Columnist Gil Troy’s comparison of the Péquiste approach in preserving Quebec’s national identity with Israel’s approach is unbalanced (“What the PQ’s Bill 14 teaches us about Israel,” March 21). Many laudable parallels exist between Quebec and Israeli societies, but there are differences, which in Quebec have necessitated safeguards to the French language and Quebec culture, promulgated by Bill 101 and, arguably, Bill 14.
Israeli culture and the Hebrew language are not under assault in the Middle East, but Israel’s existential survival as a Jewish state is. That context precipitates discussions on the legitimacy of the occupation and other perceived “excesses” of Israeli policies toward Palestinians, and indeed Israel’s very right to exist.
Francophone Québécois have never faced the threat of physical extinction. But Quebec is surrounded by an English-speaking sea, so it’s not difficult to understand the cultural fate threatening the province. If we continue to regard our Francophone Québécois heritage as worth preserving, we have to deploy sticks as well as carrots.
Jewish distrust of xenophobic nationalist movements is understandable, considering how often Jews were not only excluded but also victimized by them. In 1976, guided by communal traumas of the past, many Jews left Quebec. Today, our challenge as Jews ought to be not only to embrace the language, the vitality and the richness of an inclusive Quebec, but also to demonstrate that these distinctive qualities of Quebec culture bond us by common values and aspirations to those of the State of Israel.
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Péquistes and Palestinians
Columnist Gill Troy, in looking at Bill 14, should be comparing Quebec with the Palestinians, rather than with Israel (“What the PQ’s Bill 14 teaches us about Israel,” March 21). The Palestinians look to destroy anything Jewish. Witness what they did when Israel evacuated Gaza and left certain structures intact. They were destroyed because they were built by Jews. So the Péquistes have and will continue to destroy anything that has Anglo origins.
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Maimonides doesn’t reject all supernaturalism
Rabbi David Hartman’s essay has some interesting points, but I don’t know why he jumped on what increasingly has become the bandwagon, and, at least by implication, attributing opinions to Maimonides that he was clearly opposed to (“Passover: a fine-tuning of the human soul,” March 21).
Maimonides does not reject all supernaturalism. He is quite clear that God performed miracles, including those in the Passover story. He subscribes to the idea that both nature and supernatural miracles are God’s actions. He, furthermore, doesn’t reject messianism or the resurrection of the dead. Both, in fact, are included in his basic 13 articles of faith. Possibly most telling, Maimonides spells out quite clearly what should be related to fulfil the commandment of telling the Passover tale. It is that we were slaves in Egypt, oppressed by Pharaoh, that God had mercy, performed miracles, and took us out – precisely the view that Rabbi Hartman was disappointed with. The Passover story is filled with all kinds of meanings, including important messages of human freedom and responsibility, but let’s not throw the baby out with the bathwater and claim that that’s all there is. And, with all due respect, let’s not be intellectually dishonest to make a point, and try to promote the idea that simply because Maimonides was a radical he would promote any radical opinion.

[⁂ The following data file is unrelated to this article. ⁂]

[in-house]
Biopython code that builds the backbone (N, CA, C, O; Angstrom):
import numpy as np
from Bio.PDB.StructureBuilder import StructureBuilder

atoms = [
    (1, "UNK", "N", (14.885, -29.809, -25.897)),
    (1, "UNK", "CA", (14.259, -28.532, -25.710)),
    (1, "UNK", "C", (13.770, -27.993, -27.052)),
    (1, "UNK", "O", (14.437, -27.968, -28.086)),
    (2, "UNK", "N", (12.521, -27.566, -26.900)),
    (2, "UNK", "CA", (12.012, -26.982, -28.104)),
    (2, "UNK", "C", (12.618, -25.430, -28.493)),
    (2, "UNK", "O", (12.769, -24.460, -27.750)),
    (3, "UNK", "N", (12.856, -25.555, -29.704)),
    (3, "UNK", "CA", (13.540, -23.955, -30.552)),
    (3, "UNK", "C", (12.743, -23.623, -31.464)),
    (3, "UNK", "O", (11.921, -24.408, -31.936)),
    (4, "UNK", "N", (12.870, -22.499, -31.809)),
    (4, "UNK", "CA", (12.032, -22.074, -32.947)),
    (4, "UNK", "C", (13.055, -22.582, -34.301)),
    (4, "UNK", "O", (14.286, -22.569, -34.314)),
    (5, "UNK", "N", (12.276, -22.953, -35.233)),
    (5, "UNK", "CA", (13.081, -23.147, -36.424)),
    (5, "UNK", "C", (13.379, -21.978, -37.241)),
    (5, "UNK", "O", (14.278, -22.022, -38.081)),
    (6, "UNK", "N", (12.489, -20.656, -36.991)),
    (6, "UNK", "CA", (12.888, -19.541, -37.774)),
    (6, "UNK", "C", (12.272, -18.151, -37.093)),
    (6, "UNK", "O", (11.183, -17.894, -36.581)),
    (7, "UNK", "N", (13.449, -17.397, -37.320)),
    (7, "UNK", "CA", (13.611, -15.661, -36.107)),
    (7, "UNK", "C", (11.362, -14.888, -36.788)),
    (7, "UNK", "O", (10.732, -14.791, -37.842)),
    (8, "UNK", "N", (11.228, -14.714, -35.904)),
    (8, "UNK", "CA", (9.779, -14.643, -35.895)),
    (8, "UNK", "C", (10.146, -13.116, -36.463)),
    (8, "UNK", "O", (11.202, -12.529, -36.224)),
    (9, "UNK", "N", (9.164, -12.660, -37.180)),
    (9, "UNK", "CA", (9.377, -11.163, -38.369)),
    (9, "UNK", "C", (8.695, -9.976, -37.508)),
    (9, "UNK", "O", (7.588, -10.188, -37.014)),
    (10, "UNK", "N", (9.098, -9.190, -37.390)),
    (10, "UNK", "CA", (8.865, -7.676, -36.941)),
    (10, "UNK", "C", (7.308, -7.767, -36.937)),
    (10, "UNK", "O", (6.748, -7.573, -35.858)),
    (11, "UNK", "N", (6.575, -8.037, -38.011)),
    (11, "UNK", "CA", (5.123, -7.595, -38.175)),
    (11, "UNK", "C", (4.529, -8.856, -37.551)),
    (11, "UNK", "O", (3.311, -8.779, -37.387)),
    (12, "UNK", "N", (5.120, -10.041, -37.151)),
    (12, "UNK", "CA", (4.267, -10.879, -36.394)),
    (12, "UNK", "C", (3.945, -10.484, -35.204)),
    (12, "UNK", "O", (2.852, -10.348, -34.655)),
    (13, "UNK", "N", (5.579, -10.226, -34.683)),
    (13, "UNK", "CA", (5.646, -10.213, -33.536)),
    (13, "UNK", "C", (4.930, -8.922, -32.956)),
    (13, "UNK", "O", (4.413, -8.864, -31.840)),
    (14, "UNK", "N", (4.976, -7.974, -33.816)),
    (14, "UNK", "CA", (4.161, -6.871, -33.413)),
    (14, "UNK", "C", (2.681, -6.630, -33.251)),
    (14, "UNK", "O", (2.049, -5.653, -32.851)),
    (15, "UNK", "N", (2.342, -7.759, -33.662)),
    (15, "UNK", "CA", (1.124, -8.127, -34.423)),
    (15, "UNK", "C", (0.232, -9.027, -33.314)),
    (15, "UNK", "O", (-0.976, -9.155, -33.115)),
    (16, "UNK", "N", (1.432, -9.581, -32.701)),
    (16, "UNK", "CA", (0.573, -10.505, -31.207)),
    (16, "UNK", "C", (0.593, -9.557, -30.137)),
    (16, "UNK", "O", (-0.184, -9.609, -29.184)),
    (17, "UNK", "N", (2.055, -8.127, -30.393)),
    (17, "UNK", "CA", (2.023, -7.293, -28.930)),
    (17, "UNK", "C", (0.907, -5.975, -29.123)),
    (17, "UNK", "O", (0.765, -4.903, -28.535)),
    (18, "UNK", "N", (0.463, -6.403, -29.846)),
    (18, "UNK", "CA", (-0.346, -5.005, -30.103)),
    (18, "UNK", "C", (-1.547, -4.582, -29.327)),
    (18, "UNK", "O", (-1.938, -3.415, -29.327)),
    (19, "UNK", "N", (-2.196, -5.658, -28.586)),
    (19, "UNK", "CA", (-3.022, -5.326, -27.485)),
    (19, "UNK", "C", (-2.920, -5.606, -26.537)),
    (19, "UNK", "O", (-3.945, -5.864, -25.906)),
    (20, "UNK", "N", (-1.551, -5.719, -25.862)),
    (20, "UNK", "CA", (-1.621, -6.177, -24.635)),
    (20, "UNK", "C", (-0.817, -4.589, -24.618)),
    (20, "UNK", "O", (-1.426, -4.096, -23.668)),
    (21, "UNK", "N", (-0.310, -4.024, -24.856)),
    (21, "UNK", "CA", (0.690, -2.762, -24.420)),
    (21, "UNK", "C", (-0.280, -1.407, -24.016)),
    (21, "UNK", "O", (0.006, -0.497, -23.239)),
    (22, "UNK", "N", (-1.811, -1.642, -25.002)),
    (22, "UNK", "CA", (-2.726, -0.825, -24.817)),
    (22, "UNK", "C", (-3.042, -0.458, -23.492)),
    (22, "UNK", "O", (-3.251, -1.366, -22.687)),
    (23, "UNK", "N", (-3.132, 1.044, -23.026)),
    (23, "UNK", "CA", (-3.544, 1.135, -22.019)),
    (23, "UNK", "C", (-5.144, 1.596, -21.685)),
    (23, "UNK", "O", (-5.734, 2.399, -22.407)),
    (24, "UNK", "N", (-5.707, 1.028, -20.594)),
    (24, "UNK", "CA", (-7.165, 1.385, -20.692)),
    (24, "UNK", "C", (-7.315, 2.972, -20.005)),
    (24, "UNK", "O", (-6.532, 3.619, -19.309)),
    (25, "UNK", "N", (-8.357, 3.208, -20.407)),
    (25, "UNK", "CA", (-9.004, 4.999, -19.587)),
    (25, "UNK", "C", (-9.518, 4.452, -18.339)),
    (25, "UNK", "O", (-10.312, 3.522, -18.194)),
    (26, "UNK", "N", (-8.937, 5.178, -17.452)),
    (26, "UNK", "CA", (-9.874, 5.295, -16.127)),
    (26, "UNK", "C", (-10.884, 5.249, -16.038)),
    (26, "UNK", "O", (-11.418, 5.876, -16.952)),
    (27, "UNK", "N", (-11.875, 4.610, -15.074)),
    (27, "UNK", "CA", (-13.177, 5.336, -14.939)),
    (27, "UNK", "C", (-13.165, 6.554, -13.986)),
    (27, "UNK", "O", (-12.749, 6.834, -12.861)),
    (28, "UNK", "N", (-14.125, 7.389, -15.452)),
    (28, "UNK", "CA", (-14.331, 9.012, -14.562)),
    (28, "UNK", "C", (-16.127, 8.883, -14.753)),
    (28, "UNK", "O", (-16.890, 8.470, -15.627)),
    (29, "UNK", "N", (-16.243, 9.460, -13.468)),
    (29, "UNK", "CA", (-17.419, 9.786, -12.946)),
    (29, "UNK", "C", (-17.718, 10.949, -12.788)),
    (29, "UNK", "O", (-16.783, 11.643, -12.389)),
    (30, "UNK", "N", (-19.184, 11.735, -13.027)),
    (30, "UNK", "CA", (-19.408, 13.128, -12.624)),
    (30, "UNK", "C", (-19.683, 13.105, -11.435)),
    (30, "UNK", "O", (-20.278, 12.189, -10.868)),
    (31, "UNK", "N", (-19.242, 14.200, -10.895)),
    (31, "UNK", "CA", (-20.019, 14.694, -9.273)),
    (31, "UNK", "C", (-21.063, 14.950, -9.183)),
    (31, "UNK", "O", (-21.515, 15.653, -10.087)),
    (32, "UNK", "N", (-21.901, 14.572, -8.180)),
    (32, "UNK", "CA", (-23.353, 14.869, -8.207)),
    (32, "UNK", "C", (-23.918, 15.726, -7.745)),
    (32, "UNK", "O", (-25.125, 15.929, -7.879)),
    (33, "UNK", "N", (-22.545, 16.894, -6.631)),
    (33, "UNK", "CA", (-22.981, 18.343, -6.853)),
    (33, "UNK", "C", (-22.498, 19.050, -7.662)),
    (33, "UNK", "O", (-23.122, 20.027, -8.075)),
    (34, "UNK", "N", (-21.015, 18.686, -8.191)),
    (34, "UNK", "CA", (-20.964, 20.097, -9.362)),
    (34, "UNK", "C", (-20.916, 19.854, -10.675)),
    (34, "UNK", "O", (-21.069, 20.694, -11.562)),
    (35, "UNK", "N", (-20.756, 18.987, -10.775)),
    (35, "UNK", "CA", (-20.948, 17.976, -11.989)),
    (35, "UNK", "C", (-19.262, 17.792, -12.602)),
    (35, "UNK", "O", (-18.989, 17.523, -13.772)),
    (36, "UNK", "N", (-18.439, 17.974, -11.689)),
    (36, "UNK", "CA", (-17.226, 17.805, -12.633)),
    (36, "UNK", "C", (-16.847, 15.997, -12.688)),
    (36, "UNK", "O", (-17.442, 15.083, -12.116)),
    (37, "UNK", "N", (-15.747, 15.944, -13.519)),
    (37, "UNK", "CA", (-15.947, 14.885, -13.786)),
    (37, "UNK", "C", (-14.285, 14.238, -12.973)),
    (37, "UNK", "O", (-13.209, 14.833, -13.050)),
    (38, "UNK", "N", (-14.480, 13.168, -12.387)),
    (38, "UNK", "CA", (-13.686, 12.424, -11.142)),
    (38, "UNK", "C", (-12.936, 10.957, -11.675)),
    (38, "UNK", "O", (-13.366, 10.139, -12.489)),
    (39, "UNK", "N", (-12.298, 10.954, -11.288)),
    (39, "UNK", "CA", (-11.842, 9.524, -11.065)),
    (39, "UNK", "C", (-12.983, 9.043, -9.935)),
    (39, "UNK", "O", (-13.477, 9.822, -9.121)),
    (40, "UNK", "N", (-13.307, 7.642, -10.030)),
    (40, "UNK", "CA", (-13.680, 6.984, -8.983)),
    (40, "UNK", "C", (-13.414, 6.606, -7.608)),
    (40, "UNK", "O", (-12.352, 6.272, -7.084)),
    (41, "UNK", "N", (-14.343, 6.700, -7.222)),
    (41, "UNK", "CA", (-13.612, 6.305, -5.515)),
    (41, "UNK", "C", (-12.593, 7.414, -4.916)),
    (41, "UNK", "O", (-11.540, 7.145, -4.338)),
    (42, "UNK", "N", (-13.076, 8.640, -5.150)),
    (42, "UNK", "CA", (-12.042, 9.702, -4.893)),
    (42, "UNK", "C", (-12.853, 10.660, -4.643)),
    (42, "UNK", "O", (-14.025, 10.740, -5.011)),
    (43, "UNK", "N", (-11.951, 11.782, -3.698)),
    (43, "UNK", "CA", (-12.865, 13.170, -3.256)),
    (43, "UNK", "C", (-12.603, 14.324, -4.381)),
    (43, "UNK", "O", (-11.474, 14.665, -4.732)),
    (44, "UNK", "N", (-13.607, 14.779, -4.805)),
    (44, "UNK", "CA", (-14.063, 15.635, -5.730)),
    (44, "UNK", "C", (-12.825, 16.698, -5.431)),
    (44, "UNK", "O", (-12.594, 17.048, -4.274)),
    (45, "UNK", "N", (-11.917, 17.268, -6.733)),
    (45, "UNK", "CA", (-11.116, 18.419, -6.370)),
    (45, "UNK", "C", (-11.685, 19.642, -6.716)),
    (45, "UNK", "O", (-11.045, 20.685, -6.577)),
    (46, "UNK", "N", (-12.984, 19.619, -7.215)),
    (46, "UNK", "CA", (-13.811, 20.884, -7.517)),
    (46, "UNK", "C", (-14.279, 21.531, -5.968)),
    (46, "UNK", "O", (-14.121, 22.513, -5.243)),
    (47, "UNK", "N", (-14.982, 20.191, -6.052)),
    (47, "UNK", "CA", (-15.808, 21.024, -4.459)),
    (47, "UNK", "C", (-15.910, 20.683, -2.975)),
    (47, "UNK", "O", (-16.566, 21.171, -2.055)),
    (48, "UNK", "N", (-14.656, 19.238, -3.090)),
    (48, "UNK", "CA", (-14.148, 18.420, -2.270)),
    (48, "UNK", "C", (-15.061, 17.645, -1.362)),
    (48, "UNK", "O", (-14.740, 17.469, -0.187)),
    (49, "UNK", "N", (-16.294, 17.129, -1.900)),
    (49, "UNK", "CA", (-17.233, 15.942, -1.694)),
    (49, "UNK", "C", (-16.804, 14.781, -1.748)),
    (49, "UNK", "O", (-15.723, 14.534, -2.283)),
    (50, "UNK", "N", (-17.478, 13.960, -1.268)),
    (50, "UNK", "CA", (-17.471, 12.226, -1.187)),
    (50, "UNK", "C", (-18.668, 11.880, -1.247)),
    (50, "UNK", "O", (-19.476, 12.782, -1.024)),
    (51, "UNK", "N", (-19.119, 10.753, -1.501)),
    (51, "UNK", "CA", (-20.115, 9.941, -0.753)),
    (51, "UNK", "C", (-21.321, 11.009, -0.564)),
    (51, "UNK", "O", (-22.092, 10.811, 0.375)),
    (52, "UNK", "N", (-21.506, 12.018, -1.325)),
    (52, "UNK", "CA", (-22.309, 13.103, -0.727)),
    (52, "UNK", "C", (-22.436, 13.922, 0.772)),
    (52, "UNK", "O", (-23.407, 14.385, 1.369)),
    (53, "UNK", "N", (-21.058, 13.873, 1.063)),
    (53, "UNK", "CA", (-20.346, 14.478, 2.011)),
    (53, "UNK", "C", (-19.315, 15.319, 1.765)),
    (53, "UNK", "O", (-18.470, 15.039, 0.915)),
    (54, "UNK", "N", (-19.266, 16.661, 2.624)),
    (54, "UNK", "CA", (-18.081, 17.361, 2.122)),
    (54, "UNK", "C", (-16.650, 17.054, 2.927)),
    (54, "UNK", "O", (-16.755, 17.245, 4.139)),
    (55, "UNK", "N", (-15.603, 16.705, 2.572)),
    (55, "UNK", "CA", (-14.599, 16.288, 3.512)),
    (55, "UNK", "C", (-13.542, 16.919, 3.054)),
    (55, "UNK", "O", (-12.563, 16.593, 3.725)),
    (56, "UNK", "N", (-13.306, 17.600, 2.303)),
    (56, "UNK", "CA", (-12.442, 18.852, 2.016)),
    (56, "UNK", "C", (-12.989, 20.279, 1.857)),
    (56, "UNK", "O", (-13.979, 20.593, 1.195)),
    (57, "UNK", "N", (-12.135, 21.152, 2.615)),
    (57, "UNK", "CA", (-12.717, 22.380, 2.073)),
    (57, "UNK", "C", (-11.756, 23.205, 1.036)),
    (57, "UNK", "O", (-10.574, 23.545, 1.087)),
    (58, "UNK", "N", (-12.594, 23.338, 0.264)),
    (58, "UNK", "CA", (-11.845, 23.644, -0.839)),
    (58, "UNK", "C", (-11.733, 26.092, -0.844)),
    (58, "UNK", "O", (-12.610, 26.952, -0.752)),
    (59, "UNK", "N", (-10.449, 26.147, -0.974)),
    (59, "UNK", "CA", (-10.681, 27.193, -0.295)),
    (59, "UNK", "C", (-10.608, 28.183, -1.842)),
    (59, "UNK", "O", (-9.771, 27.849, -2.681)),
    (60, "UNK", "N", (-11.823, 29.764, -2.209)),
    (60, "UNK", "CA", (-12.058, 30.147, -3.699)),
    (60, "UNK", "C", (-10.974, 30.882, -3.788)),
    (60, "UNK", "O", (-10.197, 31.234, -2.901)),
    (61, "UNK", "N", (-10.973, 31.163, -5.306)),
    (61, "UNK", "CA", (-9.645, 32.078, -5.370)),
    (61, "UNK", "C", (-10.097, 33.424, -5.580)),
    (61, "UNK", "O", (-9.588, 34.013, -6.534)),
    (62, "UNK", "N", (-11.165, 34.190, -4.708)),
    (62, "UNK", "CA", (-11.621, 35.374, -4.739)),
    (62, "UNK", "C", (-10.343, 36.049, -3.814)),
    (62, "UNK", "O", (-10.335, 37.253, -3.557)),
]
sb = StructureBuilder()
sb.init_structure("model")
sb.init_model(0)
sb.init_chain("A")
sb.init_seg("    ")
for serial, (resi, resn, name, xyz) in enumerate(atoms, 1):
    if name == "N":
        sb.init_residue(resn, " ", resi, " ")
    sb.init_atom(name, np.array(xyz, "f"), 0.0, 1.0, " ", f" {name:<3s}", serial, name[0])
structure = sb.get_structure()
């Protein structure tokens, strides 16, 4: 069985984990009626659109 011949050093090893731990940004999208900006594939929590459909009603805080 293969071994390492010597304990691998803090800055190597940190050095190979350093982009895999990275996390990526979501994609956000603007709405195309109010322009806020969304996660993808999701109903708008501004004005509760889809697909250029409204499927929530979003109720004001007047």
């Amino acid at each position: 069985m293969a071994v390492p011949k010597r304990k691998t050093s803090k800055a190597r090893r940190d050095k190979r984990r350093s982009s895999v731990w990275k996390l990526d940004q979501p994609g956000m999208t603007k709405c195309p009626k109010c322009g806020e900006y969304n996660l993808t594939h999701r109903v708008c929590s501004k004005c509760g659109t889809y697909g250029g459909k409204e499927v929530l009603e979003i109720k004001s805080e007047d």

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Iranian warships dock in Sri Lanka
I hope you are aware of the genocide of Tamils in Sri Lanka in 1983, and again in 2009, when more than 150,000 Tamils were massacred. Banned weapons like cluster bombs and chemical weapons were used to wipe out thousands of lives, including infants, children, women, elderly, wounded, etc. These internationally banned weapons were delivered to Sri Lanka from India, China and Pakistan. Sri Lanka is a friendly nation of Iran, Libya and Syria. We Tamils request your help to protect the Tamils in Sri Lanka. It was reported on March 22 that two Iranian warships, on which Iranian troops were on board, arrived at the Port of Colombo in Sri Lanka.
The Tamil Canadian Elders for Human Rights
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Wolf Pack still howling
The active Wolf Pack runners take issue with the tone and opinions expressed in the article “Attrition taking its toll on Wolf Pack,” (March 14). We are on the streets running three times a week, all year round, in all weather conditions. Our founder and leader Wolf Bronet, 90, still walks the routes year-round.
The Wolf Pack is a diverse group of men and women who range in age from their 30s to their late 70s. Some of us have been running with the Wolf Pack for more than 35 years. We have developed lifelong friendships, and there have been some marriages within the Pack. Wolf Packers support many charities and causes for Israel and the Montreal Jewish community and are proud, longstanding members of the YM-YWHA. Our lives have all changed for the better because of running with the Pack.
The article depicts gloom and doom, which is not the case at all. The Wolf Pack is undergoing transitions and, yes, we do lose some of our members for many reasons, as do many organizations. At the same time, we gain new, equally enthusiastic members. We always welcome new runners. We are still going strong, whether we have six or 26 members. Do not write us off. Keep on running.
Frank Elekes and Andrew Toeman
On behalf of all the YM-YWHA Wolf Pack